A prominent theme found in the book of Proverbs is wisdom, but it’s also filled to the brim with various warnings we must heed. In Proverbs 26, we see warnings against becoming four types of people:
- The Fool
- The Sluggard
- The Quarreler
- The Deceiver
Common sense (and the Bible) tells me that all of us could learn a thing or two from this chapter. I found myself convicted, and I believe you may as well.
Table of Contents
Don’t Be a Fool (vs. 1-11)
According to Proverbs 26:11, a fool is one who returns to her foolishness again and again. She doesn’t learn from her mistakes, but rather, relishes in them. Honor is far from her (vs 1, 8), and those who link arms with her are made to be fools as well (vs 6, 10).
Many times, a fool claims to have wisdom, and yet, “like a lame man’s legs, which hang useless, is a proverb in the mouth of fools” (see also v. 9). Seemingly wise words spoken from the heart and mouth of a foolish person are futile. This is a warning to those of us who follow Christ. We must be sure we are not living out of our foolish flesh, but instead seeking the Lord for wisdom and walking by the Spirit (Galatians 5:16).
Furthermore, we must learn how we should answer those who are foolish. They will come to us as a rebuking enemy, tireless to bring us down to the state of their souls, making us out to be fools as well.
“Answer not a fool according to his folly, lest you be like him yourself. Answer a fool according to his folly, lest he be wise in his own eyes.” Proverbs 26:4-5
These verses are not a contradiction, though they appear to be. As Christians, we must become wise as serpents in order to determine whether or not to answer foolish inquiry. As Paul states in Colossians 4:5-6, we must “walk in wisdom toward outsiders, making the best use of time, and let our speech always be gracious, seasoned with salt, so that we may know how we ought to answer each person.”
Don’t Be a Sluggard (vs. 12-16)
We all know a sluggard is a person given over to laziness. But in verse 16, we see the Bible reveals that a sluggard is filled with pride.
“The sluggard is wiser in his own eyes than seven men who can answer sensibly.” Proverbs 26:16
In verse 11, we see there is more hope for a fool than a person who is wise in their own eyes. Why is laziness such a big deal?
The sluggard depicted in this portion of the chapter is too lazy to help in time of need (v. 13), to get out of bed (v. 14), and even to continue gorging himself with food (v. 15). That’s pretty lazy! But I bet if we’re honest, we also have lingered a bit too long in bed and skipped serving at church to binge watch TV. I think we have more in common with a sluggard than we’d gladly admit.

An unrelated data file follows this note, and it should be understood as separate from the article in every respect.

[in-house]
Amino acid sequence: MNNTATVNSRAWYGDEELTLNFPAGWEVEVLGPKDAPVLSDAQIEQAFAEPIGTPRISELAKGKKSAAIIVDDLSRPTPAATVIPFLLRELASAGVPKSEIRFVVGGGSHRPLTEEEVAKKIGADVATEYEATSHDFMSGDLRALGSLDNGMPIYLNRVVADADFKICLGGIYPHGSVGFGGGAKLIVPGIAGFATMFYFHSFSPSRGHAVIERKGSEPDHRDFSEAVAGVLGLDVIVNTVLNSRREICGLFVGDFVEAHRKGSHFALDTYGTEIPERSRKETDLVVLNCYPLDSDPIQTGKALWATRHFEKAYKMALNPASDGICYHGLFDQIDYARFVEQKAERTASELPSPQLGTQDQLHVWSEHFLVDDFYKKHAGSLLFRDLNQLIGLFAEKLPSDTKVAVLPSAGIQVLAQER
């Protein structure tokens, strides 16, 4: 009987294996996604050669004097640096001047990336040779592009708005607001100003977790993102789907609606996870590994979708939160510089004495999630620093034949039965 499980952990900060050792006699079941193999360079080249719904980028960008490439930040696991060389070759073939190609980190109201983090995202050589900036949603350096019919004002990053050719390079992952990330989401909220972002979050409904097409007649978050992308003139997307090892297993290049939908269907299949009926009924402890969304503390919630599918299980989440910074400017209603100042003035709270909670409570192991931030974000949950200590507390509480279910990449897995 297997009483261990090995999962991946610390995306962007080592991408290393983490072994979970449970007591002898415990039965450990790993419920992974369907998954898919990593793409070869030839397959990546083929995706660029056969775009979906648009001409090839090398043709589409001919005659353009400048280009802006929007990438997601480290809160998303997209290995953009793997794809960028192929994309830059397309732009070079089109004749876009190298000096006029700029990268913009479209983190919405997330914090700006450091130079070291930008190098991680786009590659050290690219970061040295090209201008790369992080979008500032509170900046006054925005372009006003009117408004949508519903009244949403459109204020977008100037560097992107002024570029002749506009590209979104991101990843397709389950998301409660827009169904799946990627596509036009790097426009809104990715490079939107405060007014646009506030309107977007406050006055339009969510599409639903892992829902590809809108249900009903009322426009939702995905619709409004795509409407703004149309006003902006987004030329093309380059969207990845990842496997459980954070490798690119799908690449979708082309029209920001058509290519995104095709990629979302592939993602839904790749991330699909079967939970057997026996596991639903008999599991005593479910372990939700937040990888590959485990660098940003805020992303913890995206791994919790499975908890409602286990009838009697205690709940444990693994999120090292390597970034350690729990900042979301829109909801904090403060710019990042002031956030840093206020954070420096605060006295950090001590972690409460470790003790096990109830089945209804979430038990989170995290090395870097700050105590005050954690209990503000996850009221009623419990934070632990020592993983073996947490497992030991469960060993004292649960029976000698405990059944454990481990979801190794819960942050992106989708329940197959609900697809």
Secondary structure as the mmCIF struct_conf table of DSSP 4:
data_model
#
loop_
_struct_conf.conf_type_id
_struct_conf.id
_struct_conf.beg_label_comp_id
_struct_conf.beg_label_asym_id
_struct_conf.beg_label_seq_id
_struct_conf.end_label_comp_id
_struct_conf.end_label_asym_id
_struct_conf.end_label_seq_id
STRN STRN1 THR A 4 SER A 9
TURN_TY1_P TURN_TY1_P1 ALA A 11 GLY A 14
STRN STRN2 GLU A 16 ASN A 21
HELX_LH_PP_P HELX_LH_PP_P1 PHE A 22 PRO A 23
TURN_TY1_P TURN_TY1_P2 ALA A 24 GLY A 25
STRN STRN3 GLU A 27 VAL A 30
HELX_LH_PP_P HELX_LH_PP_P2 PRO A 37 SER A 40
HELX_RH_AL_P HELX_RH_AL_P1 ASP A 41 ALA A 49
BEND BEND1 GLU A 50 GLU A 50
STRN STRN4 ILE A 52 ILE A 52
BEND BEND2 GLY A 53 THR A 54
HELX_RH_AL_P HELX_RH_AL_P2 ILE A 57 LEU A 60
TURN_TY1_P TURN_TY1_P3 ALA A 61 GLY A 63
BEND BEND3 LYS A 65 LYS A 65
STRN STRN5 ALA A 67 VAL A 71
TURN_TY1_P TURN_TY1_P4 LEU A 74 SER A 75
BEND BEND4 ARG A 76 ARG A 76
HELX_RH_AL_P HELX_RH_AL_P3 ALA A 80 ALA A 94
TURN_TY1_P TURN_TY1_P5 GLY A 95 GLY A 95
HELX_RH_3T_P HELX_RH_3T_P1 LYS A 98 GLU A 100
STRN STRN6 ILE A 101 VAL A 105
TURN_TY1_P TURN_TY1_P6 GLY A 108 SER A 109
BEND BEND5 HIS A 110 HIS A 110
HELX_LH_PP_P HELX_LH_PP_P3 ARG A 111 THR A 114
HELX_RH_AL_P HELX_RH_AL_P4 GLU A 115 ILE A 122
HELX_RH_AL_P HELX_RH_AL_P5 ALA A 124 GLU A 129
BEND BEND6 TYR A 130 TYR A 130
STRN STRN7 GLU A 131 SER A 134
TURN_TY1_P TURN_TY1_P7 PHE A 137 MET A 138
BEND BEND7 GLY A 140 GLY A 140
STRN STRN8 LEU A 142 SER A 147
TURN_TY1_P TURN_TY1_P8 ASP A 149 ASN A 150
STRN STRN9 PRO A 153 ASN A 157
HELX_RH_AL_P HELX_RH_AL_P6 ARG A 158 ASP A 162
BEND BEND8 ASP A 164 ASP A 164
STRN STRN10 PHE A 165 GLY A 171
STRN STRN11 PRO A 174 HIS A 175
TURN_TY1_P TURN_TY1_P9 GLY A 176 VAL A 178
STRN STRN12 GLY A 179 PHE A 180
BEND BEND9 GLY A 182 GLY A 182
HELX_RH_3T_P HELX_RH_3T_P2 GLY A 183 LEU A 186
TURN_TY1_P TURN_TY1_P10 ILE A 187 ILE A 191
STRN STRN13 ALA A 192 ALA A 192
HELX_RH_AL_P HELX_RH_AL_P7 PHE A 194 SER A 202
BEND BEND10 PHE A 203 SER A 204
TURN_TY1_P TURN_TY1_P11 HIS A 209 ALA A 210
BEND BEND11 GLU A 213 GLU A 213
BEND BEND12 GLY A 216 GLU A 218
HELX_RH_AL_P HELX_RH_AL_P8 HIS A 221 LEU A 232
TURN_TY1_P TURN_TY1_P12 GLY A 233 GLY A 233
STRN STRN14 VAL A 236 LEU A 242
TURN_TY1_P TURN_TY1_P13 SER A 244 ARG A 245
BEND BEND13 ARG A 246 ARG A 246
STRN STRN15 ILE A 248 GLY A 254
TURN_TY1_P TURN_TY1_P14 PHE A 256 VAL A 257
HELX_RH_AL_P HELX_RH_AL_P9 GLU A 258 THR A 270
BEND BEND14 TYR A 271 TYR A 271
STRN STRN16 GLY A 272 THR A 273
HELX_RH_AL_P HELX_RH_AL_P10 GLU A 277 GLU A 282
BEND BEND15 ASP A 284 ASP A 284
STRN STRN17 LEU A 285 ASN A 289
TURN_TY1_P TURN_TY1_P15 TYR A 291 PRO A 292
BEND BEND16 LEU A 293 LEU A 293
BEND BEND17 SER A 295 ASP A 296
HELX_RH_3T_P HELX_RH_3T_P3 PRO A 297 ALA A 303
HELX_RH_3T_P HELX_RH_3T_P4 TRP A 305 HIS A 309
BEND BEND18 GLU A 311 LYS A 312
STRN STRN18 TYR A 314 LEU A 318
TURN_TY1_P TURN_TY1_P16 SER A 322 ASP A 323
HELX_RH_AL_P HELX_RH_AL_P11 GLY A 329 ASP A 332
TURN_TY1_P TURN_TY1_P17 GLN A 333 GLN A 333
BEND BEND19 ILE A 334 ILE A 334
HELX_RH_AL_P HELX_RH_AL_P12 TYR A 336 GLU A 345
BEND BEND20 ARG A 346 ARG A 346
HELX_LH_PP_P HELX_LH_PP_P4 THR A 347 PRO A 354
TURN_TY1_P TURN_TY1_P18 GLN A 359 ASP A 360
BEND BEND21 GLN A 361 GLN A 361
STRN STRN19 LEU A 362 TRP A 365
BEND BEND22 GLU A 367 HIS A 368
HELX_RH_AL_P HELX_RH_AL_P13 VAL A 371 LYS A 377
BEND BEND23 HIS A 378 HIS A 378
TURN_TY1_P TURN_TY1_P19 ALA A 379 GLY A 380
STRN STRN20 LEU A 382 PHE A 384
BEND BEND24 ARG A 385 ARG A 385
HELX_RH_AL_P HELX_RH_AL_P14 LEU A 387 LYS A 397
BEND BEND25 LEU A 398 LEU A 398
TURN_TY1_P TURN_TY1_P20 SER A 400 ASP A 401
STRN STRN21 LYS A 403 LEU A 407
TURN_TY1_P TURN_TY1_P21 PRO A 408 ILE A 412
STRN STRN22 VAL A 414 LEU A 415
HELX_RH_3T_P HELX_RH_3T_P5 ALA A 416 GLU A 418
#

Here’s the reason a sluggard has “prideful” written on his or her forehead: the lazy person assumes time will stand still and that they can complete their workload in their own strength with less time than the Lord has given them. They, and we, believe there are no consequences to our sinful laziness, but as we toss and turn upon our bed, precious, God-given hours are gone, never to return. Minutes and hours we could have used to glorify God and participate in building His kingdom, rather than our own, are wasted.
Don’t Be a Quarreler (vs. 17, 20-23)
Those found quarreling are quick to speak divisiveness into any conversation. Their heart is filled with evil, and their lips are fervent in their seeking of division (v. 23). They are the gossipers who kindle fires and set the Body of Christ ablaze (Proverbs 26:21; James 3:5-9). You and I could be one of them.
“As charcoal to hot embers and wood to fire, so is a quarrelsome man for kindling strife.” Proverbs 26:21
We must be so very careful of the words we speak: “For lack of wood the fire goes out, and where there is no whisperer, quarreling ceases” (v. 20). Let us be women who refuse to throw wood on the fires around us. Instead, let us strive to speak life and truth into those situations.
Don’t Be a Deceiver (vs. 18-19, 24-28)
The saying is true: you can’t love your neighbor while lying to them. According to Proverbs 26, Solomon would agree. In numerous verses, we see that a person who deceives has deep hate in their heart (vs. 24-25, 28). They cover up this hatred with lies, but they will be found out (v. 26).
“A lying tongue hates its victims, and a flattering mouth works ruin.” Proverbs 26:28
When we lie to someone, we reveal that in that moment our hearts hold not love for that person, but hate instead. This seems to include flattery but is especially exposed in a pattern of continual deceit. Sarcasm may even be lumped in there according to verses 18-19.
As Christians, we must continually strive to speak the truth in love and throw off all deceitfulness, malice, and hatred.
Be a Christ Follower
All of the formerly mentioned types of people have one thing in common: they are living out of their fleshly desires rather than walking by the Spirit. We must put off all of these old patterns of life and put on our Lord, Jesus Christ.
He has given us the most perfect and beautiful example of how to not be a fool, a sluggard, a quarreler, or a deceiver. And He has shown us with His life and His Word how to take up our cross and follow Him to life everlasting.